Our Parishes


Loddon is a small but expanding market town with a population of about 2,600. It is an attractively situated on the banks of the River Chet, within the Norfolk Broads National Park.  Loddon was, in the past, mainly an agricultural community; today, many residents commute to Norwich, Lowestoft and beyond.  Norwich - a busy and growing city - is only twenty minutes away, and the town is served by regular bus services, making Norwich very easy to access.

There are three schools in Loddon which serve a large number of villags: Loddon Infant and Nursery School; Loddon Junior School; and Hobart High School. 

Loddon has facilities for people of all ages: there are toddler groups, a nursery, and various groups, clubs and societies that reflect all tastes.  In addition, Loddon has a Post Office, Medical Practice, Dentist and many other shops and amenities.  Loddon is a tourist centre due to its location on the river; there is a staithe in the town which attracts approximately 4,000 visitors per summer, which has its own website.

Known as “The Church in Loddon”, the church has been united with the Methodists since 1976. There is a sharing agreement with the Roman Catholic church on both buildings – the Anglican church (Holy Trinity, pictured right) and the Methodist Chapel (St John's, pictured left). Services are held in Holy Trinity in the warmer months (May to November) and in St John's for the winter.


Chedgrave is an ancient village on the banks of the River Chet. When the 2001 census was taken, Chedgrave had a population of 985 in 430 households.  The village is quite compact, although there is also a large stretch of marshland near Haddiscoe which is technically part of Chedgrave church parish. On its outskirts, there are a number of small boatyards and a caravan site, which serve the Norfolk Broads holiday trade. There are also a number of small businesses, offering local employment opportunities.

Chedgrave has a useful number of shops. The local pub, the White Horse, hosts a well-attended carol service there on the Sunday before Christmas.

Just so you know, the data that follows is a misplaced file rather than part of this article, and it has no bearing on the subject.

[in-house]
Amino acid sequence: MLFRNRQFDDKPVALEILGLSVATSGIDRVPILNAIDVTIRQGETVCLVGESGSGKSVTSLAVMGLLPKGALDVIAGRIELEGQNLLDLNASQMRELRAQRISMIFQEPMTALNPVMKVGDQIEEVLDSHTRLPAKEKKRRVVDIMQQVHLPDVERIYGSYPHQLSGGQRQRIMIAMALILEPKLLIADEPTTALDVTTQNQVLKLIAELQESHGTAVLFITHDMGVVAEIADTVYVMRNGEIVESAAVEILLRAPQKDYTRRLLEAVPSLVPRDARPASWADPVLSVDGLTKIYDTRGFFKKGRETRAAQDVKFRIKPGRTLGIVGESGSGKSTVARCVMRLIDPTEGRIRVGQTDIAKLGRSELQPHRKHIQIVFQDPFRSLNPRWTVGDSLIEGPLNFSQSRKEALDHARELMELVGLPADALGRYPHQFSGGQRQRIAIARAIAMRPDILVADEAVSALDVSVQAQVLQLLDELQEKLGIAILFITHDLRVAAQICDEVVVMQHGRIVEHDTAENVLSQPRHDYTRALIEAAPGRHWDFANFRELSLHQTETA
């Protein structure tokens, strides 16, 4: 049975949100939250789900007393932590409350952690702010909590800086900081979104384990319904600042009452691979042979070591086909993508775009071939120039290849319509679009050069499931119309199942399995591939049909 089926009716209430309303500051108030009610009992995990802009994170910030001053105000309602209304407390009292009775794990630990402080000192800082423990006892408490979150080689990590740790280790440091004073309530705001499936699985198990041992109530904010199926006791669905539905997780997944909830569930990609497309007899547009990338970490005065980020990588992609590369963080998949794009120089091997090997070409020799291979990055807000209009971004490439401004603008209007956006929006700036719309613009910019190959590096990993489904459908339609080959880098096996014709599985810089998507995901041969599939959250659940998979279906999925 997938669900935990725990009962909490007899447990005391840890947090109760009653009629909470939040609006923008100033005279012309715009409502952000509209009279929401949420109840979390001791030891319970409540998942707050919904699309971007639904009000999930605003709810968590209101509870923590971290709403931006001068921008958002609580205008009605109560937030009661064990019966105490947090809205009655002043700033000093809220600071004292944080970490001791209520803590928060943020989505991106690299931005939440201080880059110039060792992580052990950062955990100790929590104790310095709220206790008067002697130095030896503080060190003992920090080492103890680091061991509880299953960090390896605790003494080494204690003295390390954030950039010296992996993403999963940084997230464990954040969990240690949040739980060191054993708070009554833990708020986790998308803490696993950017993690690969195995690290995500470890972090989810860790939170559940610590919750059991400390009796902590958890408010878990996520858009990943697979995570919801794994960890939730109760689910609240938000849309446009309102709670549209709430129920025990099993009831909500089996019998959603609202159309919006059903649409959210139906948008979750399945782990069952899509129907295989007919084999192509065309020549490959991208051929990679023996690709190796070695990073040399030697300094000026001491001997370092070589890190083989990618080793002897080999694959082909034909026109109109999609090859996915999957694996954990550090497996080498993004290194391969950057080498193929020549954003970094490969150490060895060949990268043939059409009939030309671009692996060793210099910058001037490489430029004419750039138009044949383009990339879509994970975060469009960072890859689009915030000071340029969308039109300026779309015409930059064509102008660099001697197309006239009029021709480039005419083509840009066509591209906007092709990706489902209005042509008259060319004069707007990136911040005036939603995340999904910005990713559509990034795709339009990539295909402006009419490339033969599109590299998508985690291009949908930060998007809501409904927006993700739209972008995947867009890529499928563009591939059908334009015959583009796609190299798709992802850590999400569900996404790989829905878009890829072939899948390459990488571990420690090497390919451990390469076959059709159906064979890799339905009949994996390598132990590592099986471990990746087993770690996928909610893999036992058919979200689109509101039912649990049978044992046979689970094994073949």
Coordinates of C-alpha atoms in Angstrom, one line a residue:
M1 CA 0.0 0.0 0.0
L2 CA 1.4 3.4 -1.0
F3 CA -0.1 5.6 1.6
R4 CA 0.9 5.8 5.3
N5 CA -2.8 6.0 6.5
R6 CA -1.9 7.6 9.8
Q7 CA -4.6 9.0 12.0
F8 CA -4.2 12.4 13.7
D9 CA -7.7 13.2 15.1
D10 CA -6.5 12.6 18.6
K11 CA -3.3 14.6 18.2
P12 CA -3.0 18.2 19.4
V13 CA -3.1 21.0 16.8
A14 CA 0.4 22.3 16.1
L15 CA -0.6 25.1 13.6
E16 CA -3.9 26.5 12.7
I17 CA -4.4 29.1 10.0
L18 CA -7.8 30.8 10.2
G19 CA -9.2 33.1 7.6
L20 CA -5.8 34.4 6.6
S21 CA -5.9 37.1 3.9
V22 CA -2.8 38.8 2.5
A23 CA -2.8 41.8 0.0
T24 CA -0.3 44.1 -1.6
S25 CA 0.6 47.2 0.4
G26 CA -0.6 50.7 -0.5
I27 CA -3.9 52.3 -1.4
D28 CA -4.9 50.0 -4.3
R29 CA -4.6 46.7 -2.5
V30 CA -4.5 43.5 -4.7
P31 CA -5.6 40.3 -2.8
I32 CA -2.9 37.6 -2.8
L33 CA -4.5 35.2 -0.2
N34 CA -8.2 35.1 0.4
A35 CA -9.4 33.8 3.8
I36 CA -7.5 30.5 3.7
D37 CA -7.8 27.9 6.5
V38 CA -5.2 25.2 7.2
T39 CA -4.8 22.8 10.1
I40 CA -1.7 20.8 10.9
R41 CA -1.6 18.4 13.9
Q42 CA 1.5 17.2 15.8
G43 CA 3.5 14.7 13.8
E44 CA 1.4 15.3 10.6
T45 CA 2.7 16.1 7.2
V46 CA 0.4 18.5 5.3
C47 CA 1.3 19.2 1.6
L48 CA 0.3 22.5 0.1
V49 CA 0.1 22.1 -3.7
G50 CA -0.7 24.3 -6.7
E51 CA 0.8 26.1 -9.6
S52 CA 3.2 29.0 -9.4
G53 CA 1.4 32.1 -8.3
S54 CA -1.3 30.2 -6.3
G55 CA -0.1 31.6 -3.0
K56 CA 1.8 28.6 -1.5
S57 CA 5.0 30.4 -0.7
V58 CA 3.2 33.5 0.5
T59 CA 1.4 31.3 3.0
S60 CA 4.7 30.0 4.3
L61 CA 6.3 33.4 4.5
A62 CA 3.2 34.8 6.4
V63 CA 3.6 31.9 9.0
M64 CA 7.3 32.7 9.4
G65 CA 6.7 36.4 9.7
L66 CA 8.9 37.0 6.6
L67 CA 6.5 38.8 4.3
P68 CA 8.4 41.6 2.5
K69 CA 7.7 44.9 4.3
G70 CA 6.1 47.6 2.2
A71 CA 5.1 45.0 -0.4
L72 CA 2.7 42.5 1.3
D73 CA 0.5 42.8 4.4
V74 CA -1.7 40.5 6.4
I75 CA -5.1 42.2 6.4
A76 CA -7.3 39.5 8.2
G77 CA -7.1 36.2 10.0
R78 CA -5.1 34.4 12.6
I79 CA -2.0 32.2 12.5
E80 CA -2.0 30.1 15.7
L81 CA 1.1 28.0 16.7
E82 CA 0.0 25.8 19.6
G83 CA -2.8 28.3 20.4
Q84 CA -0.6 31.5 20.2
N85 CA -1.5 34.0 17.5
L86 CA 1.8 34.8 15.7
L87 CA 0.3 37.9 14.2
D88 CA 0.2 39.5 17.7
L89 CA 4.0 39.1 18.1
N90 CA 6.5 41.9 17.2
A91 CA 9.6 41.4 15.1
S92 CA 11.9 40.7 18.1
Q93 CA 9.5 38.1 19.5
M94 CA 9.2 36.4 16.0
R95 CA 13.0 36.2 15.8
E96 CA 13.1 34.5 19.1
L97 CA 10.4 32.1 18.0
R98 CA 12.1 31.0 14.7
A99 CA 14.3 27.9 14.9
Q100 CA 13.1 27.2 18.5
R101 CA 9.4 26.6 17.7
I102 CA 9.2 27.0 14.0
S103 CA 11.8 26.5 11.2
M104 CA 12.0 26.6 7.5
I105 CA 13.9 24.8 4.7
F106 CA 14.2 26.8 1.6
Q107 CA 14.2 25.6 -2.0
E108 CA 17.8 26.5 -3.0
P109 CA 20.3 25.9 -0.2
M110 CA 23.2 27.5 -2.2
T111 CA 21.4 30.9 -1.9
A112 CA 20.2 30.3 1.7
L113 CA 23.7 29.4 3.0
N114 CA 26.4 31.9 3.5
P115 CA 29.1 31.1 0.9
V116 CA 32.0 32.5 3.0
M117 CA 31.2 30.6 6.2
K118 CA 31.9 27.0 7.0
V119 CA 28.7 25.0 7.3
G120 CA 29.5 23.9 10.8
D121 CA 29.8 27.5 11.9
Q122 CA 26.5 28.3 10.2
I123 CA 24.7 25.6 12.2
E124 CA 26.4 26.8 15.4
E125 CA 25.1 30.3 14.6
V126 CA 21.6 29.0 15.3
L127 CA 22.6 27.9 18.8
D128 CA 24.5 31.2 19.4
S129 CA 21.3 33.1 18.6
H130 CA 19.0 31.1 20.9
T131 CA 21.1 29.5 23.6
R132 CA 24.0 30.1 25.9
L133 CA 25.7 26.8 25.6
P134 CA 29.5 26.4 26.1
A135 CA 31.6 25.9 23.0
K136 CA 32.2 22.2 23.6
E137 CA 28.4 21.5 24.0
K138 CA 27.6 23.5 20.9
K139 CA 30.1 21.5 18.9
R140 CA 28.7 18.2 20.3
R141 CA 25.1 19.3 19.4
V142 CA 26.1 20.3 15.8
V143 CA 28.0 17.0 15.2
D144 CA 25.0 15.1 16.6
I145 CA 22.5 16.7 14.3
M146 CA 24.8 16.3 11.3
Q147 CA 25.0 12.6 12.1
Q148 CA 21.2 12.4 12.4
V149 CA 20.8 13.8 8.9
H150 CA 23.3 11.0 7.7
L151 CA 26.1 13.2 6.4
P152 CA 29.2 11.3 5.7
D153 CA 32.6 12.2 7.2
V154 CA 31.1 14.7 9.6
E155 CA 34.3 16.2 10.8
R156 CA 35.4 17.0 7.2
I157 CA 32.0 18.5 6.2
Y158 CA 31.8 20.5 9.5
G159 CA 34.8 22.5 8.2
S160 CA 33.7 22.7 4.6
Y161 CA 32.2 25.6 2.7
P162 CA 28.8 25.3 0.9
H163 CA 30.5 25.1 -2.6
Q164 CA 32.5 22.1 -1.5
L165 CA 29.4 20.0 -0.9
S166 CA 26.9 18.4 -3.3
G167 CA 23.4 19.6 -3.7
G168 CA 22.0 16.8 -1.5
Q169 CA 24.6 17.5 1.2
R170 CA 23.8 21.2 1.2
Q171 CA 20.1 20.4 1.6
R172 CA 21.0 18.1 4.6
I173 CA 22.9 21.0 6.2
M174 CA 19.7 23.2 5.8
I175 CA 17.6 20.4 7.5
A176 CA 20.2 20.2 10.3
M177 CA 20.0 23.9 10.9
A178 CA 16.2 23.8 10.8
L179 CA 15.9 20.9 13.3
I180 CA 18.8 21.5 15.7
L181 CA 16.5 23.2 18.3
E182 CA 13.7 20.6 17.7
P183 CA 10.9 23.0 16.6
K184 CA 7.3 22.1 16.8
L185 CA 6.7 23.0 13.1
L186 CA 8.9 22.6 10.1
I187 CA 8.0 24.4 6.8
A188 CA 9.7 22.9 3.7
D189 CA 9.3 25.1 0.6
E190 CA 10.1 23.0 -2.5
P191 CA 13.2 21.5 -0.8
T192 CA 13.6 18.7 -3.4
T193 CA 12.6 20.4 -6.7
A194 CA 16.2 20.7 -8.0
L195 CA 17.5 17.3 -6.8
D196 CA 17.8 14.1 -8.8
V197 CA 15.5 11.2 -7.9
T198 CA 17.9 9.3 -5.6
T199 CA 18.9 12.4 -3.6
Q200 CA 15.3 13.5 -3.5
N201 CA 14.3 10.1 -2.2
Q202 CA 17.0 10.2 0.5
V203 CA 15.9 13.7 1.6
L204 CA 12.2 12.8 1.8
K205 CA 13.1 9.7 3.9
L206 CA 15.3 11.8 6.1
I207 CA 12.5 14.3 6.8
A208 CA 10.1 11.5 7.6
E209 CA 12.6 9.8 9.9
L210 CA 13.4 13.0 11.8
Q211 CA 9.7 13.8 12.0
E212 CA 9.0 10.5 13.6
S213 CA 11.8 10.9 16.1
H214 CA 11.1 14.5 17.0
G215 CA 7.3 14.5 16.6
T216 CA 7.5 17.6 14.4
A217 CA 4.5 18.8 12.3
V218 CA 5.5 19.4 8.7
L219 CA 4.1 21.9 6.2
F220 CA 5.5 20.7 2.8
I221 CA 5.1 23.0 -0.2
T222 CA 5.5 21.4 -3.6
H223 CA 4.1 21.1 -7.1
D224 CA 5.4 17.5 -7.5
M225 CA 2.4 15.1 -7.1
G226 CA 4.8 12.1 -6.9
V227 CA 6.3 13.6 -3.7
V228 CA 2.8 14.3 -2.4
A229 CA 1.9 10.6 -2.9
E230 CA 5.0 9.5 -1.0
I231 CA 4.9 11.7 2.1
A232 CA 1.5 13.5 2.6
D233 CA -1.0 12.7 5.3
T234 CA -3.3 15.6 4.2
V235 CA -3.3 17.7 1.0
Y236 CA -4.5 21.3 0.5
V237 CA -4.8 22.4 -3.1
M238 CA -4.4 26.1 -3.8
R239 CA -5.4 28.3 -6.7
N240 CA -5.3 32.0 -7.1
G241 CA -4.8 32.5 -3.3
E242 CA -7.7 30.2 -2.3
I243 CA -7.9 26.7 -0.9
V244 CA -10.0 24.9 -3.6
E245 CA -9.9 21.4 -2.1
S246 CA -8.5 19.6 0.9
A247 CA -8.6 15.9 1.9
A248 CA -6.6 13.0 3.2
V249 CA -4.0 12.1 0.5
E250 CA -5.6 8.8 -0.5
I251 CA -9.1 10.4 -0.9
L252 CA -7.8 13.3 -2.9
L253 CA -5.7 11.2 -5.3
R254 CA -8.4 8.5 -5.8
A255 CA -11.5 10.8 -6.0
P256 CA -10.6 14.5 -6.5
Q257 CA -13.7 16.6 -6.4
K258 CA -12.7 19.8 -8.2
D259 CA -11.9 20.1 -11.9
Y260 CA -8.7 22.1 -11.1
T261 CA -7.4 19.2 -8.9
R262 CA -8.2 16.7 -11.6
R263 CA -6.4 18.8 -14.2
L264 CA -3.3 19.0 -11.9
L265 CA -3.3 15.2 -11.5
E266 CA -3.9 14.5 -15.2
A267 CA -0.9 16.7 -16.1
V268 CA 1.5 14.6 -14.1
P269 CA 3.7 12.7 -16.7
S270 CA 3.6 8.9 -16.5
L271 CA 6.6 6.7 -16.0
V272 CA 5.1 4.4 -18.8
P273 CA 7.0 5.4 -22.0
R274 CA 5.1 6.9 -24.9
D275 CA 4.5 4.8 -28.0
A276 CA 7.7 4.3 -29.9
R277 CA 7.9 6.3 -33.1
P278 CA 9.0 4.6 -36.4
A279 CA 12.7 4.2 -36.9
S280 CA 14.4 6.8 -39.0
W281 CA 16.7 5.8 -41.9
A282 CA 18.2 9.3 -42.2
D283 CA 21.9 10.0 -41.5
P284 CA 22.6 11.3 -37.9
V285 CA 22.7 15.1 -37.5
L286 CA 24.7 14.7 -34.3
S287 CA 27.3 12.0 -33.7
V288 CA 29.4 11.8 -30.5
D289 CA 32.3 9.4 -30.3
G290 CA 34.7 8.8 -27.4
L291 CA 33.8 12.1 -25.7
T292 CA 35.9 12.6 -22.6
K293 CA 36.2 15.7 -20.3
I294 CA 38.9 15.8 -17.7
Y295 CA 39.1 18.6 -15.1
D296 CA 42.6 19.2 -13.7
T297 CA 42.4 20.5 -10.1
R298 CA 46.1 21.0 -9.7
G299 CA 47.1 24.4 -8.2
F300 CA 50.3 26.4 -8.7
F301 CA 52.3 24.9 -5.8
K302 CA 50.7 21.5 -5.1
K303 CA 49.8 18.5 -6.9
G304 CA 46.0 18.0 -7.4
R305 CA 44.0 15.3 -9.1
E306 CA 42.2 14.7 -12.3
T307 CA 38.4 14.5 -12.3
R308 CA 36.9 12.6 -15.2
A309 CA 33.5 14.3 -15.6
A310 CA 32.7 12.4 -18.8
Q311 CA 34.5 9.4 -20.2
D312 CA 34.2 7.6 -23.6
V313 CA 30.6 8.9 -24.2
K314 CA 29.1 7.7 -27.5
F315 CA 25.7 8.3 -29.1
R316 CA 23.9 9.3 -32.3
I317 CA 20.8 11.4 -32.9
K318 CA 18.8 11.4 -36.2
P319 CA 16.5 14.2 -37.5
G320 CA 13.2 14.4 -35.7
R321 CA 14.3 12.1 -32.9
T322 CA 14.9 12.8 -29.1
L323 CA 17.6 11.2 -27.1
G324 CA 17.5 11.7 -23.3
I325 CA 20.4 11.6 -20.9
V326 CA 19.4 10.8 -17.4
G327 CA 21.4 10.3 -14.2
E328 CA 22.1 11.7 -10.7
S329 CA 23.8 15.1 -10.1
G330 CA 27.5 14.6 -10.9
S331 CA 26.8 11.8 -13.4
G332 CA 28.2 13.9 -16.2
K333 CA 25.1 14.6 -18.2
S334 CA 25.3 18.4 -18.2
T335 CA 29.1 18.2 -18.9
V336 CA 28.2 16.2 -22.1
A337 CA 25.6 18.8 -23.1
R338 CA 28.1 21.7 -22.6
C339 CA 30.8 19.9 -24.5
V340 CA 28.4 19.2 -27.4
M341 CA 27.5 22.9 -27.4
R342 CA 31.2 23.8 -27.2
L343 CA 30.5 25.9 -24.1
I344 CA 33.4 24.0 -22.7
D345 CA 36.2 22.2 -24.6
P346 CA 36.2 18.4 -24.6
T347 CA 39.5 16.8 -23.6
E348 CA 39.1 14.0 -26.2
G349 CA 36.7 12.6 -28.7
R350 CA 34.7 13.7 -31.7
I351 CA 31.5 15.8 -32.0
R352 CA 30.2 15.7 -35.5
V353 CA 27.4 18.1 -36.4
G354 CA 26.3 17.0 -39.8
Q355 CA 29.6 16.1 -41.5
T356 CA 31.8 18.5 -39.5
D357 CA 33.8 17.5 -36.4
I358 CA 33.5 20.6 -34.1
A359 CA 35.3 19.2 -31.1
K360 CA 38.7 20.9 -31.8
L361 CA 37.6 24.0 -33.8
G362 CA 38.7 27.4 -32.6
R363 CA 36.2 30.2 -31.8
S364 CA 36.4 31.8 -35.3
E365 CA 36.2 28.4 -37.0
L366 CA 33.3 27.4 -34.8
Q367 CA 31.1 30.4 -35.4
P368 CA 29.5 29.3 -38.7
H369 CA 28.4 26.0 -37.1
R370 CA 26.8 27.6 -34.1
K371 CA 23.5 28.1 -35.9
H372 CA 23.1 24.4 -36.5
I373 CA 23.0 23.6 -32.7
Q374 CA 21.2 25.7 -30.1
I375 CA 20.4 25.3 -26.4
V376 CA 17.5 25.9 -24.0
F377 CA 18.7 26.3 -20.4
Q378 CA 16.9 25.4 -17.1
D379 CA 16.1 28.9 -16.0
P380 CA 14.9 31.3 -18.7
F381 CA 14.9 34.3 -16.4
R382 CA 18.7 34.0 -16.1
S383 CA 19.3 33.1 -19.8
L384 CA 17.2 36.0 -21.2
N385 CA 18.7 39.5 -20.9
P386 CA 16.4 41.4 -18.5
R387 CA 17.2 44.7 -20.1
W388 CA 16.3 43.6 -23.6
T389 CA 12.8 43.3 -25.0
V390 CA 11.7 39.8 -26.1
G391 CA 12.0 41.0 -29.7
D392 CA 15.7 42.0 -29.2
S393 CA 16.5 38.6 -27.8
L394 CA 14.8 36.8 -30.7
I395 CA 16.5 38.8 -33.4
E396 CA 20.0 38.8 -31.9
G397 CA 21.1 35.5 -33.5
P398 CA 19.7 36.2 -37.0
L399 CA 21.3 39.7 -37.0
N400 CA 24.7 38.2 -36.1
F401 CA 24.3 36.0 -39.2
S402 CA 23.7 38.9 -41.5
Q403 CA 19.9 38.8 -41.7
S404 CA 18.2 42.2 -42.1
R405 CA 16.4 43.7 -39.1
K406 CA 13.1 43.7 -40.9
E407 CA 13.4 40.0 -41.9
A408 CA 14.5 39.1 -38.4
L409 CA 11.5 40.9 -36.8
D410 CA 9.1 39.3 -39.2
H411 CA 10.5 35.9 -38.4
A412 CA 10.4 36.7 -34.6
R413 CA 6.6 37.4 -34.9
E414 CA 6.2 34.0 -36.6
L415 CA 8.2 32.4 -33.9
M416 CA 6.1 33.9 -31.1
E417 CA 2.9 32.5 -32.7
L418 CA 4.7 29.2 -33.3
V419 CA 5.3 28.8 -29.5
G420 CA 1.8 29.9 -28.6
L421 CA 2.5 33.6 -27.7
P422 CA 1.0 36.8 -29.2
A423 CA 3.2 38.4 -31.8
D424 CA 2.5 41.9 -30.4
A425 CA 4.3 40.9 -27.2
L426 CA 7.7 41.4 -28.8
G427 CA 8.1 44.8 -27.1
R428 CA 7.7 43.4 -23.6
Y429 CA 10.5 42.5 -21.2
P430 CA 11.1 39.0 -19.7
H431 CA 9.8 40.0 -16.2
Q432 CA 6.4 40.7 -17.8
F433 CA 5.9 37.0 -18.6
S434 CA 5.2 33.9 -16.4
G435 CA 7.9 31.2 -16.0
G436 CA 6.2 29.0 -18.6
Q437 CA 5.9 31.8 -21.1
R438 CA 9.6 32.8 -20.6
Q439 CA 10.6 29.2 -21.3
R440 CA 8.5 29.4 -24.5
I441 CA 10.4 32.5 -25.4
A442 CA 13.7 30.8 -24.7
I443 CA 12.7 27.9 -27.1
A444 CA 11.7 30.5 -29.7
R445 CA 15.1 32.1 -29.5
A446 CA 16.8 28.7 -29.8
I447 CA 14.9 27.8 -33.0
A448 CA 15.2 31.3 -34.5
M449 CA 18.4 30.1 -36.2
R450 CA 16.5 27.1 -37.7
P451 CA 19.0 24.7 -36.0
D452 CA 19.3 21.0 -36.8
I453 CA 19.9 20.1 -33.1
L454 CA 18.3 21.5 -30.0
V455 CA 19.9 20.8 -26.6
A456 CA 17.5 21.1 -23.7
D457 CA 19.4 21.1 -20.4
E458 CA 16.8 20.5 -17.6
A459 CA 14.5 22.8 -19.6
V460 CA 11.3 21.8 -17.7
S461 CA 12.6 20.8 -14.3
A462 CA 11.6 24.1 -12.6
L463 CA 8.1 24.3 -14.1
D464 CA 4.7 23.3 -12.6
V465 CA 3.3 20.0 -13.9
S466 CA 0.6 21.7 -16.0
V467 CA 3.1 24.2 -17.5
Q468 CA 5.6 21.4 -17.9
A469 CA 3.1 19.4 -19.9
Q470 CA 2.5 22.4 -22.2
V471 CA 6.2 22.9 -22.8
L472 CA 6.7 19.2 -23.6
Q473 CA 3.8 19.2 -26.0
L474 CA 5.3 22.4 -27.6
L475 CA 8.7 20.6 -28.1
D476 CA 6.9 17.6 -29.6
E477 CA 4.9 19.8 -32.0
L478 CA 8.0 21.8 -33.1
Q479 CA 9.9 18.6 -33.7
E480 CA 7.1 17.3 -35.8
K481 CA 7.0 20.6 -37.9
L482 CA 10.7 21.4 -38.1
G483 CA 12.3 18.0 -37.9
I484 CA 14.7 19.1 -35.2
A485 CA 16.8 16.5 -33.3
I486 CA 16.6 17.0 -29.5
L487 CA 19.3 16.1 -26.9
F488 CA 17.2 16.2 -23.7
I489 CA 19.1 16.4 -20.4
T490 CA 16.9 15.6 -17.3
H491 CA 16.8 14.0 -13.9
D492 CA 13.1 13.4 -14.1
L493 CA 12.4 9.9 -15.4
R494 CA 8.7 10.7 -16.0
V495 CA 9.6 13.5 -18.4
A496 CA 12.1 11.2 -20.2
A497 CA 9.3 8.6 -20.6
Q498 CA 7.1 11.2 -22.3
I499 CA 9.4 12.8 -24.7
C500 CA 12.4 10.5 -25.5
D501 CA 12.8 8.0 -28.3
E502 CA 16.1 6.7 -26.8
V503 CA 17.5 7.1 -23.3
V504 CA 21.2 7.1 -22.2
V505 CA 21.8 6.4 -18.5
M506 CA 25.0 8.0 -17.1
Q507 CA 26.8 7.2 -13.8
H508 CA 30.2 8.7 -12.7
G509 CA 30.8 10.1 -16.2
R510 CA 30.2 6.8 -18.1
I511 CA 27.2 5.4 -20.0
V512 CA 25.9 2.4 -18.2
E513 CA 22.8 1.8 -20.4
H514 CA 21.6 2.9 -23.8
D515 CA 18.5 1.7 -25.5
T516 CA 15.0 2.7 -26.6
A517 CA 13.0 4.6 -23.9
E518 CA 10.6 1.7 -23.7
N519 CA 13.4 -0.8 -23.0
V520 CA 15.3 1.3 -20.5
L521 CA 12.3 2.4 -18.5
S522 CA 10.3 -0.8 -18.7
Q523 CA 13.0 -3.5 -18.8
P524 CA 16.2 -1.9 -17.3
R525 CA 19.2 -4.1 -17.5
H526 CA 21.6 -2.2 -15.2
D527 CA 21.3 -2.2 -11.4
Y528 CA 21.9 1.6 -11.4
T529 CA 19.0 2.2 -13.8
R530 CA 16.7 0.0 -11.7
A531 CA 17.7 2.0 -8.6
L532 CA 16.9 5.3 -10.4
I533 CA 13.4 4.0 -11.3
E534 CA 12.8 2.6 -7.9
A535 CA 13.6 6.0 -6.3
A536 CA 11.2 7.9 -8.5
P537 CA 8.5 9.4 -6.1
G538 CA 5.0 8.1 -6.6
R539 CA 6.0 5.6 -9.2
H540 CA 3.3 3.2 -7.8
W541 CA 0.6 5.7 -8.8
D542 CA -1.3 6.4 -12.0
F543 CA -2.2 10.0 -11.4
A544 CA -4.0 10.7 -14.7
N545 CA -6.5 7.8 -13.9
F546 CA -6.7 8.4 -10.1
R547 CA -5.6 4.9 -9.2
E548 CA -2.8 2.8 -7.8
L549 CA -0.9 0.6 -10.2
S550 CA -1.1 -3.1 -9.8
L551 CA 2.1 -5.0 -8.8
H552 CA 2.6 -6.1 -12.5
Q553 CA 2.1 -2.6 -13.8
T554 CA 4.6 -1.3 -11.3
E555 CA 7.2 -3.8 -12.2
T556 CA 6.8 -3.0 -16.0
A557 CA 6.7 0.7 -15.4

All Saints, Chedgrave is almost certainly Saxon in origin, according to an archeological survey carried out in 1986. The fine archways at the North and South doors are later Norman embellishments dating from about 1157 AD. The survey also revealed that the church was originally cruciform in shape. The east end extended some three metres beyond the present east window and there was a south tower or chapel. In the unusual thatched tower at the north east end of the church is a very old wall decoration, possibly dating to Norman times. The east window is unusual, having been glazed with glass from continental Europe, much of it having come from the abbey at Steinfeld in Germany.

In 1993 a two-storey extension was built onto the west end of the church, giving a flexible and useful space, including kitchen and toilet. It was dedicated on the 18th June 1993. These church rooms are used by a number of church and community groups.


Sisland is a tiny village set in peaceful Norfolk countryside 1.5 miles west of Loddon. There are about 44 people living in the parish.

The church of St Mary, Sisland is the only community building in the village, although there is a post box in the wall of one of the farm outbuildings. It serves a traditional, but very lively, parish with a core from the village of Sisland and others gathered from surrounding villages.The churchyard is a conservation area and was used as the launch for the Living Churchyard project.

The east gable at Sisland has become rather porous, and is therefore undergoing brick and stone repairs to combat the ravages of time.  We have also felled and trimmed trees that were blocking light and air.

We now know that, after the lightning strike in the late 1700s, the medieval flint structure was encased in brick, giving us today's delightful Georgian Church.

Visitors are very welcome to ‘read all about it’ on the story boards in this quiet contemplative spot.  We shall look forward to meeting you at our Sunday afternoon teas in August.

Langley with Hardley

For many years, this has been one village sharing one parish council, but with two parish churches: St Margaret’s Hardley and St Michael’s Langley.  For regular worship Hardley acts as the place of worship;  St Michael’s role has been largely as a school chapel to Langley School.

These are rural Norfolk villages on the edge of the marshes: there are no shops, and the local primary school closed some years ago. There is a village hall and a well equipped playground. There is a wide social mix of people made up of farmers, farm workers and commuters and the housing reflects. The combined population is approximately 350.




St.Margaret's, Hardley

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